do1     setb    maskB.0                 ;set this flash on
       setb    maskB.4                 ;debug
wait1a  mov     portB, maskB            ;turn on flash
       jnb     inbit,wait1a            ;keep flash on for duration

       ;end of phase 1
       clr     maskB
low     mov     portB, maskB            ;turn off output
       call    ResetTimeout            ;reset timeout counter
wait1b  jnb     inbit,do2               ;if input pulled low, do next phase
       call    CheckTimeout            ;see if I've timed out
       jz      wait1b                  ;jump if not yet
       jmp     main                    ;timed out, wait for next input


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2003\12\17@161140 by John N. Power

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{Quote hidden}

This behavior is typical of open drain transistor outputs. Check the
date sheet to see if those port pins are open drain. Also, try pullup
resistors on the outputs, and see what happens.

John Power

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2003\12\17@162349 by David Duffy
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Bryan Mumford wrote:

> There is a 1K resistor between RB.0, RB.1, RB.2, and RB.3 and the
> base of a 2N2222 NPN transistor. But RB.4 behaves the same way, and
> it's connected to nothing.
>
> Here is the relevant code. At "wait1a" RA.0 goes from a low state to
> a floating input-like state, then goes low again at "low".


You may want to mention what language it's written in.
If it's not assembler, your audience will be a lot smaller.
David...

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2003\12\17@163018 by

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David Duffy wrote :

>
> Bryan Mumford wrote:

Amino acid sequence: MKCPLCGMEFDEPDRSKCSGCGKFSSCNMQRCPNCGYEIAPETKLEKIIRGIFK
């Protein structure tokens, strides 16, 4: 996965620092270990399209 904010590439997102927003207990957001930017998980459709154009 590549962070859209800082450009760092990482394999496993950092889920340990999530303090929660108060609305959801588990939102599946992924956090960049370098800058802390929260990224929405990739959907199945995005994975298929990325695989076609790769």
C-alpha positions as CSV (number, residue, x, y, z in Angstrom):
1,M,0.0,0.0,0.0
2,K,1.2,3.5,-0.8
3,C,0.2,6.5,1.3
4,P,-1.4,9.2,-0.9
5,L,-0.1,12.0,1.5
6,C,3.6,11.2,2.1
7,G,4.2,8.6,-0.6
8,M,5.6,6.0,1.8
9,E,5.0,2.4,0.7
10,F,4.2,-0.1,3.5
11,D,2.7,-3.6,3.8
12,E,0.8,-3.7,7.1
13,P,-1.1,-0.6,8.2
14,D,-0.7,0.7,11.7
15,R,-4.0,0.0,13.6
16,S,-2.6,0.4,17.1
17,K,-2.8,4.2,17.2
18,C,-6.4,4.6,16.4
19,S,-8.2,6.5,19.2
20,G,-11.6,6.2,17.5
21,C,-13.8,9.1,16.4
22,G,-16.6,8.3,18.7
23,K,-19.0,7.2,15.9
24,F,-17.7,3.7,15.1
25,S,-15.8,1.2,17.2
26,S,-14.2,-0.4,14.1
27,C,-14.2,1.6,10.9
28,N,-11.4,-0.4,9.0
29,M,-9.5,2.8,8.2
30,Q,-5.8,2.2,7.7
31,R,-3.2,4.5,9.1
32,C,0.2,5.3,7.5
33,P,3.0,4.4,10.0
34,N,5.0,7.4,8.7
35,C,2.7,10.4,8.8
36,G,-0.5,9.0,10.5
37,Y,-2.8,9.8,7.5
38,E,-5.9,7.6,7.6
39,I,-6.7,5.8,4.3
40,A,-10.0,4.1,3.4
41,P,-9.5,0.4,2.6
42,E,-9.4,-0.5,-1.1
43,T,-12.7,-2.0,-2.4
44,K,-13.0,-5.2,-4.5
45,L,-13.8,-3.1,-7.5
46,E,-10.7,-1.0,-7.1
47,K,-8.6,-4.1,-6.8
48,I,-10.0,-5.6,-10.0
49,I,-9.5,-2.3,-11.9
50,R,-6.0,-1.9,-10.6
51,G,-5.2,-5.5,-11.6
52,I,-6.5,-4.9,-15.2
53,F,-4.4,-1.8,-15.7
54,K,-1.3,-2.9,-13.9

>
> > Here is the relevant code. At "wait1a" RA.0 goes from a low state to
> > a floating input-like state, then goes low again at "low".
>
> You may want to mention what language it's written in.
> If it's not assembler, your audience will be a lot smaller.
> David...


When I looked at it, it looked as ASM with a lot of
small macros (mov, jb, setb and so on). One thing to
watch out for, is "skip" instructions just before
an "instruction" that actualy is a two or three line
macro. The skip will then jump right into the middle
of the macro. I think I saw some "jb" (which is some
"jump-macro", I'd guess) just before some of these
"macro-like" instructions...

Jan-Erik.

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2003\12\17@163019 by Bryan Mumford

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At 4:10 PM -0500 12-17-03, John N. Power wrote:
>This behavior is typical of open drain transistor outputs. Check the
>date sheet to see if those port pins are open drain. Also, try pullup
>resistors on the outputs, and see what happens.

Port B on the 16F627 is not open drain. The pins should go high. I
don't want to mask some other problem by adding pullup resistors.

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2003\12\17@163020 by Bryan Mumford

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At 7:23 AM +1000 12-18-03, David Duffy wrote: